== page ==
New AU Web Site, Submit Your User Content by americanobserved
March 30, 2009, 8:36 pm
Filed under: Russ | Tags: , , ,

For devoted readers of the AmericanObserved blog, you’ll know I’ve long had a chip on my shoulder about the placement of the Observer on the AU SOC’s Web site. Well, the school has a new Web site, and so does the SOC. The content isn’t dramtically different, although it looks a littl more modern. There’s a “Student and Faculty” work page – it’s still “dynamic” and OUR student work isn’t exactly prominent. We do have a permanent link on the bottom of several pages, and a couple shout-outs throughout the site, which is nice.

Last time I complained about our lack of visibility on the SOC Web site, it got a fairly quick response, which summed up was: you have to tell us you want attention because we’ve got a lot going on. This time they’re making it easier: there’s an easy link to submit “user content” to the SOC Web site. The ability to submit “user content” may be the development that will prevent us from getting jobs in August, but let’s use it to our advantage today.

Cross-posted at Blog/19 and AmericanObserved.


RT: Twitter Wouldn’t Lie to Me! by Russ
March 24, 2009, 11:17 am
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My goal with this blog was to talk about the Observer, not my personal pet peeves or uninformed opinions about journalism, but I’m going to venture into Twitter territory today. I’m generally fairly skeptical of its application as a news tool – great for (self-)promoting, and okay for news-gathering. My blog-mate Anna will heartily disagree. Probably via a tweet. The Observer has its own Twitter account, which has recently been picked up as a promotional tool. But, we, in general, should be careful about relying too heavily on it as reliable source for our news-gathering. While it has been helpful during some dramatic, hard-to-cover news events, and we’ve used it for our reporting, it has also been “helpful” spreading hysterical, un-true rumors during these panicky economic times. For example, yesterday, the rumor that the New Yorker was going to twice-a-month was re-Tweeted all over. This time the rumor was stopped in its tracks, but like on the Internet, the rumor remains archived and ready to rise again, represented as fact. Also, bad for us and for Twitter – it made Jennifer Aniston break up with John Mayer. Allegedly. Cross-posted at Blog/19 and AmericanObserved.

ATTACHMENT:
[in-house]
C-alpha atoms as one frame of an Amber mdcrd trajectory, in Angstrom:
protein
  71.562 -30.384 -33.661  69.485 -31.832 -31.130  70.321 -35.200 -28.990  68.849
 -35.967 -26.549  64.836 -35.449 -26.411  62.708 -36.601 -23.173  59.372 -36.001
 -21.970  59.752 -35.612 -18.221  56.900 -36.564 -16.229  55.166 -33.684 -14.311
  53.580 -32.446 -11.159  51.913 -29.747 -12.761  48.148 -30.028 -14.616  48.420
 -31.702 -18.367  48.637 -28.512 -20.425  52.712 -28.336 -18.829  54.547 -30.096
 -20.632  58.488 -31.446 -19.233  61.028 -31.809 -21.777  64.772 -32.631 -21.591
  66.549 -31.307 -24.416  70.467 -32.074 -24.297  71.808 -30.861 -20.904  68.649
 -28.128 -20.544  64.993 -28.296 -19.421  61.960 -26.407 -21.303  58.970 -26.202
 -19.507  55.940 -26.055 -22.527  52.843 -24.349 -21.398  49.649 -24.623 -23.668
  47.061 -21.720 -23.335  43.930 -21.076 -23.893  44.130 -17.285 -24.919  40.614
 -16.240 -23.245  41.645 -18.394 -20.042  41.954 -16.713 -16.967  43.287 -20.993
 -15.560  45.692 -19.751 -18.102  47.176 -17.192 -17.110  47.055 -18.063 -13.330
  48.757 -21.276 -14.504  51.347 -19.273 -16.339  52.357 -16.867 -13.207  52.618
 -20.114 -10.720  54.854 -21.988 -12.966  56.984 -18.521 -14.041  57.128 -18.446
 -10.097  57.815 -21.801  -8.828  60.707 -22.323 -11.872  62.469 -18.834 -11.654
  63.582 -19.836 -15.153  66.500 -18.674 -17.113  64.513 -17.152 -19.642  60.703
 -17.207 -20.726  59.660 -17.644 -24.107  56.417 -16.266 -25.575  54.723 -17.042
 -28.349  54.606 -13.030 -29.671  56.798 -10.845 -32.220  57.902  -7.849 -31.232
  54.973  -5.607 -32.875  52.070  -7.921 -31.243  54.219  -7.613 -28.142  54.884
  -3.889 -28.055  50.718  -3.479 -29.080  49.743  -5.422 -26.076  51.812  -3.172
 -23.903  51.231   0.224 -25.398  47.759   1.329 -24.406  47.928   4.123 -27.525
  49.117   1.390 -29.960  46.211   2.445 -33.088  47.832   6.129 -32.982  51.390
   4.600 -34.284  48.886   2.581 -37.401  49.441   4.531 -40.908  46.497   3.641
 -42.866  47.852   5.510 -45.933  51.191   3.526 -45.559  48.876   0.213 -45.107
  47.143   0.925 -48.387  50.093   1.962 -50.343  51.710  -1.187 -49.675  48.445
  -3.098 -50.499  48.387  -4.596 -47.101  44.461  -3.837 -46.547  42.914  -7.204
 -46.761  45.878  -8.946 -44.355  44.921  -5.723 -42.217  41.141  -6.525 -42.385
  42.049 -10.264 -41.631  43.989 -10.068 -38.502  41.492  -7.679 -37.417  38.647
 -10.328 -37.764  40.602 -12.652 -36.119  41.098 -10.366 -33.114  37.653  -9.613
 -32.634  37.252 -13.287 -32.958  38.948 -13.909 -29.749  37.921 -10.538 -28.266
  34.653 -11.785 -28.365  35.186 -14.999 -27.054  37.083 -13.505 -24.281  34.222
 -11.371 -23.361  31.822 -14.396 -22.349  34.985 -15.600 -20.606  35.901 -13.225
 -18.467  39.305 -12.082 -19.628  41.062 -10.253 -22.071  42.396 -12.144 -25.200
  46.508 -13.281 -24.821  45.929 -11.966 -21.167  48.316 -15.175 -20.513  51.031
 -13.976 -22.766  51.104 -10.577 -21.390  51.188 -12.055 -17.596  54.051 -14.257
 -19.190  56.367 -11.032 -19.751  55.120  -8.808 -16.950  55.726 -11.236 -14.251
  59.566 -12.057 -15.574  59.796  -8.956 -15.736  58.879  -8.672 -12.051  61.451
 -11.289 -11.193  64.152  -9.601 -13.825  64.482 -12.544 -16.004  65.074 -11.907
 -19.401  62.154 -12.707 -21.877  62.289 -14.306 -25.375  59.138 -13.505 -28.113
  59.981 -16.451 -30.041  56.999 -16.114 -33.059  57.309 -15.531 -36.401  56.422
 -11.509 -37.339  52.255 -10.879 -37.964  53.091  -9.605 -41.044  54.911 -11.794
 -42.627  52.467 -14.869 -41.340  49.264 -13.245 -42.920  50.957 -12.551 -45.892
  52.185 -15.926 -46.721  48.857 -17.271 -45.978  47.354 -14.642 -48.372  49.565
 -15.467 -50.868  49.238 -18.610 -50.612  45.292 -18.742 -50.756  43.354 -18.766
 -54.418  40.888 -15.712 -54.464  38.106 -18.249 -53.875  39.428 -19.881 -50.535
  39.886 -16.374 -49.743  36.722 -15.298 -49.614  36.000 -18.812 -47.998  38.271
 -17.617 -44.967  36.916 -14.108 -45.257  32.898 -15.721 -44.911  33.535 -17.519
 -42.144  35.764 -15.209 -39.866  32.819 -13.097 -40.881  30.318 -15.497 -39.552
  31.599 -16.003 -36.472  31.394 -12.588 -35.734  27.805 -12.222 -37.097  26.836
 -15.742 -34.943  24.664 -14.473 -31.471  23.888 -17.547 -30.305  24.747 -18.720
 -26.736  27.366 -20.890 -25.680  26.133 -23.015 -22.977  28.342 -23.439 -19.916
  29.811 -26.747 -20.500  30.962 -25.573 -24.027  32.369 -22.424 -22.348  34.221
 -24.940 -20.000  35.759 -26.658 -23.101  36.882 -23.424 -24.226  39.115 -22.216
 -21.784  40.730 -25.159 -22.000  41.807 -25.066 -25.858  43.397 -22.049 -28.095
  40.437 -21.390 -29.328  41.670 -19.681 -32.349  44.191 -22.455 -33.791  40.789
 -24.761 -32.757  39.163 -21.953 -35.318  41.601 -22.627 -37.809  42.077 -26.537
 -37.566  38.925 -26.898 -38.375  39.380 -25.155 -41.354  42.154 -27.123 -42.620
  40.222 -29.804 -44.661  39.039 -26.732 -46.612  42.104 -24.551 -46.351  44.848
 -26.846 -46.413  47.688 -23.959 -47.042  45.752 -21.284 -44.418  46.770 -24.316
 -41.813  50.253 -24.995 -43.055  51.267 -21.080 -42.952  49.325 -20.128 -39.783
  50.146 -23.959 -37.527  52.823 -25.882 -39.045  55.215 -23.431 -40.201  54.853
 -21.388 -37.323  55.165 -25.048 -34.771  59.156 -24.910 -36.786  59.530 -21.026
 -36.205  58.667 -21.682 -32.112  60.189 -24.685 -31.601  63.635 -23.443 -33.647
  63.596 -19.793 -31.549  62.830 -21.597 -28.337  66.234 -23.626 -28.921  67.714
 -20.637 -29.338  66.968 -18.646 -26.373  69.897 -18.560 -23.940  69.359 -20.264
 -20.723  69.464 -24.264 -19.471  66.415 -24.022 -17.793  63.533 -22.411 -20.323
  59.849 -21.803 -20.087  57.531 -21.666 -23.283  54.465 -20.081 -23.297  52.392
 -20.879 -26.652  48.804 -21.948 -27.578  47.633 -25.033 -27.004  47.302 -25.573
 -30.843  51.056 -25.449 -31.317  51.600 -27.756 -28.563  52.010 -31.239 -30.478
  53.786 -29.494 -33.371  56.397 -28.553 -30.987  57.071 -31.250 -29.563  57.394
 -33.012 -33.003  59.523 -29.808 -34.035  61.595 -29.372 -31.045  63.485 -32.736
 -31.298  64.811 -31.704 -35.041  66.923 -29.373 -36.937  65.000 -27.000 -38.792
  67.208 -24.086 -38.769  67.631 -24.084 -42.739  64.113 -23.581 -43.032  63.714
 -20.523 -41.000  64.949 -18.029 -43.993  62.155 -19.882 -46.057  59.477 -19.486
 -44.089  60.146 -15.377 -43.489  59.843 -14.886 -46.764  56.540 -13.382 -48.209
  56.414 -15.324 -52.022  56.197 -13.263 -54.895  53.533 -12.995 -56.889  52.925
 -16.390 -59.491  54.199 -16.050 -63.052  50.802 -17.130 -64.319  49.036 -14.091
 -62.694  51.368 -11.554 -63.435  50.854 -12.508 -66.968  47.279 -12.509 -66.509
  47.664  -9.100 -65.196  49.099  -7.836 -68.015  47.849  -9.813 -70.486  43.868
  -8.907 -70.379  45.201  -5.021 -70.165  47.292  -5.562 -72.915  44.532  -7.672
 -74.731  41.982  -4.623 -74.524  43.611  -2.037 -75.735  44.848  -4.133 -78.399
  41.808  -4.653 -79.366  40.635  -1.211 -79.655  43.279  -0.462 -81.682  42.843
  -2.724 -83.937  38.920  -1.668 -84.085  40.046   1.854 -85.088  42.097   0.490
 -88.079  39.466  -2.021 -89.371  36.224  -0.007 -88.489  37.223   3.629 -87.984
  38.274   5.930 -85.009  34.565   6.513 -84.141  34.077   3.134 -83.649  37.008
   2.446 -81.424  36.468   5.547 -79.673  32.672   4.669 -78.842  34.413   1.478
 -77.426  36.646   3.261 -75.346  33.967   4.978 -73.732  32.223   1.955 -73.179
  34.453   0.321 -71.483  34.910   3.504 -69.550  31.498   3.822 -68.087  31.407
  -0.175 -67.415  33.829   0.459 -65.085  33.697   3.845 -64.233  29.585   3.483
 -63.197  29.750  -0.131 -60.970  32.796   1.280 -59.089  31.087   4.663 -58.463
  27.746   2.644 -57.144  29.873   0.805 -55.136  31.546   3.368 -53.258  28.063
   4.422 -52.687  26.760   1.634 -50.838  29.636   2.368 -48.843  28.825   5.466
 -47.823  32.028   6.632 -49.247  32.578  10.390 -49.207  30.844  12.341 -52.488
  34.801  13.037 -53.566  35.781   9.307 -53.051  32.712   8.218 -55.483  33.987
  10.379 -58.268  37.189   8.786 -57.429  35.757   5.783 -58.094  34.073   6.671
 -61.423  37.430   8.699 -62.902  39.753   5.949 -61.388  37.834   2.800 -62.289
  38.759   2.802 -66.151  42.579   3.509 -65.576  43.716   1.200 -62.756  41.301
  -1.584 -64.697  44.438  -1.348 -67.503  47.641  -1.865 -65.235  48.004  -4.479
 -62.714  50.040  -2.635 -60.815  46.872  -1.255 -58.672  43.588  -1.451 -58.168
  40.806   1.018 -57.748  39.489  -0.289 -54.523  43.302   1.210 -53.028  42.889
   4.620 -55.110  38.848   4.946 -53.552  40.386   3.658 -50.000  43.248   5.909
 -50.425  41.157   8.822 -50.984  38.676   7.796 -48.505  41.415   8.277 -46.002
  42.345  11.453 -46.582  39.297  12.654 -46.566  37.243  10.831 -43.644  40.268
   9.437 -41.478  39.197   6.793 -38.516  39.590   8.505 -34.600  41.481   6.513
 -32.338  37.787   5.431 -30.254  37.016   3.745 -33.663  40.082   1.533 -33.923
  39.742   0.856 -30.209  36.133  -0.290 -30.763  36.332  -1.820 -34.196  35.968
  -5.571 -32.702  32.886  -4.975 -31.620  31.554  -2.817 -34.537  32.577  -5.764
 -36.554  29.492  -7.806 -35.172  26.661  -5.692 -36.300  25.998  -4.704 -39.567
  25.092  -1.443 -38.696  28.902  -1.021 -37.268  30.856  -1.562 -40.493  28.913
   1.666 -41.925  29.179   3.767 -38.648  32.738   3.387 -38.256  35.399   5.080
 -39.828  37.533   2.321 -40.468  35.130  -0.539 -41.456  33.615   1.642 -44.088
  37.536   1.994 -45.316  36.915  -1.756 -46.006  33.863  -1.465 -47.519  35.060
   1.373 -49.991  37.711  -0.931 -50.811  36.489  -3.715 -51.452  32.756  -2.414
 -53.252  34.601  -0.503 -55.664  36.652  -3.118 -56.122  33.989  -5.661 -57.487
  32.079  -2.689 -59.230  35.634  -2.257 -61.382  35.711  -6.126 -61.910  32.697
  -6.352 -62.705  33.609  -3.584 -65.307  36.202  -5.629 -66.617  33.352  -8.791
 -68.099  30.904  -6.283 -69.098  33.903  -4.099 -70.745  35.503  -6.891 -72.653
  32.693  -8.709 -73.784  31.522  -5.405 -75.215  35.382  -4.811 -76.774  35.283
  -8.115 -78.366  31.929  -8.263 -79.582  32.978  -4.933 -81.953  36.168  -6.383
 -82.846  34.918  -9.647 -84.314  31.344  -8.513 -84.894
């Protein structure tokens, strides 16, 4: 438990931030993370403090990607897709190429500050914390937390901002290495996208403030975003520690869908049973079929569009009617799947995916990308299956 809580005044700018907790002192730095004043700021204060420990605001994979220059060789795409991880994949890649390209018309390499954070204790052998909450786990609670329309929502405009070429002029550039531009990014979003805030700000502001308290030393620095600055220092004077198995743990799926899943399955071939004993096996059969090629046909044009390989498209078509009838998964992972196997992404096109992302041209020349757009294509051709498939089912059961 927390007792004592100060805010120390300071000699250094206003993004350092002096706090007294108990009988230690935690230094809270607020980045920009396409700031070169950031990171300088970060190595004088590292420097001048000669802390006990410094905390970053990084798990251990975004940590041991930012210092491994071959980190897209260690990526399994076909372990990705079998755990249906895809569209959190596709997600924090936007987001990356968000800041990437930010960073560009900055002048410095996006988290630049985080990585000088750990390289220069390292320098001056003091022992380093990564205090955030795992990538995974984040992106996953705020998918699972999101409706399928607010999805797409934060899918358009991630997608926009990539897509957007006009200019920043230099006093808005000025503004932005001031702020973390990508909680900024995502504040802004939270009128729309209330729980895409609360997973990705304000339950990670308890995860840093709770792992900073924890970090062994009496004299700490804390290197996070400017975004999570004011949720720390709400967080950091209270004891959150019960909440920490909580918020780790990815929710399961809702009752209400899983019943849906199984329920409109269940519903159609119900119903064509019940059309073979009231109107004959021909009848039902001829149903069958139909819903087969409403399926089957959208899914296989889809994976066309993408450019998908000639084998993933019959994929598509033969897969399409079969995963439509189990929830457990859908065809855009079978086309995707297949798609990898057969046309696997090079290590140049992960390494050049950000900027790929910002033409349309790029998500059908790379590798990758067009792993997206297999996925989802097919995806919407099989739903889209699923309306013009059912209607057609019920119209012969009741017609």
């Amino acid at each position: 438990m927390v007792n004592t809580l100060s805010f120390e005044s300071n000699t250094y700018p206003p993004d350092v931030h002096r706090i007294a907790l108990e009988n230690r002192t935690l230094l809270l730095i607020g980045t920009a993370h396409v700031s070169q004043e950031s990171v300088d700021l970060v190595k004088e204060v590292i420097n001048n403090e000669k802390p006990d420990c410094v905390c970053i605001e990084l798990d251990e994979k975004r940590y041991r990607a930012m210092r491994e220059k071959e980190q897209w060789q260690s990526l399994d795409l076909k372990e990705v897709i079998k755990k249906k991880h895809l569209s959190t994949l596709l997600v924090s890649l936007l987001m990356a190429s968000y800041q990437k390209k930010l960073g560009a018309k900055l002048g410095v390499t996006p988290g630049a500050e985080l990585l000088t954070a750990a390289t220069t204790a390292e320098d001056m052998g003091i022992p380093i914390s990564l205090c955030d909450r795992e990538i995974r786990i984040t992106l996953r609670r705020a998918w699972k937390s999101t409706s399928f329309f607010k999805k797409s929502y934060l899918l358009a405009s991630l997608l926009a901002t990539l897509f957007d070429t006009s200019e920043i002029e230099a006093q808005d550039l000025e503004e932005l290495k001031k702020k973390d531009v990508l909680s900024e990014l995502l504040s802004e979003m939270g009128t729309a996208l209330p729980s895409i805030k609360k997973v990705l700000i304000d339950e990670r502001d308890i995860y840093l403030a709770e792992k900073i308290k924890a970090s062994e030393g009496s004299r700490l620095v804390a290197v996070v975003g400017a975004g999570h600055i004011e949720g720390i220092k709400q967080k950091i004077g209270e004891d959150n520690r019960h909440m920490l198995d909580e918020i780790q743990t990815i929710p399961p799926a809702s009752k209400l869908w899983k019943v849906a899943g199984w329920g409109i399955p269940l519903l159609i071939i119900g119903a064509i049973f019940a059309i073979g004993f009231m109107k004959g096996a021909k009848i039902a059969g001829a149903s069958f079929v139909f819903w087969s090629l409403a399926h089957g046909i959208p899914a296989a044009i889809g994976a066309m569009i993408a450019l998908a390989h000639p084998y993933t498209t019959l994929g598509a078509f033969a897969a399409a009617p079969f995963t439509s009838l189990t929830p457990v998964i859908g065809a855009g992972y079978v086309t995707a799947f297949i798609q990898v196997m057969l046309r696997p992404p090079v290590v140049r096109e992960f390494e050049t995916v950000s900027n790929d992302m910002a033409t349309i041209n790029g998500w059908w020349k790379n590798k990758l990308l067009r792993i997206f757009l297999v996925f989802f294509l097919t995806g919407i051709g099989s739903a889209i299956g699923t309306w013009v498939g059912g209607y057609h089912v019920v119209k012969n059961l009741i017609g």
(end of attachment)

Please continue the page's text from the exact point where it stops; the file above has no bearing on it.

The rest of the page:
Our Loyal Readers. by Russ
February 4, 2009, 11:11 am
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The bad news is that we don’t appear to have much of a readership. The stats can be viewed at by logging in with the Observer’s gmail creds.

In the past month, we’ve had 1,900 +/- visits to, which I suppose for a publication that only minimally publicizes itself is not bad. But delving just a bit deeper, we can see that the most popular page was the user login – suggesting the most regular visitors to our site are… ourselves editing and publishing new issues.

Site stats for the last month

Site stats for the last month

Our most popular piece of content was Kat Aaron’s piece on “From Slavery to History” in the Jan. 21 issue. It got 129 page views, 68 unique. 

Our visitors come mainly from Virginia (northern, Arlington, most specifically) and then the District. No visitors from many states in the Union, and in the last month, none from outside the U.S.

It’s dangerous to get too wrapped up in the numbers – analyzing specific instances of popularity for an article can create the false impression of a trend, and with site stats this low, it almost certainly is false.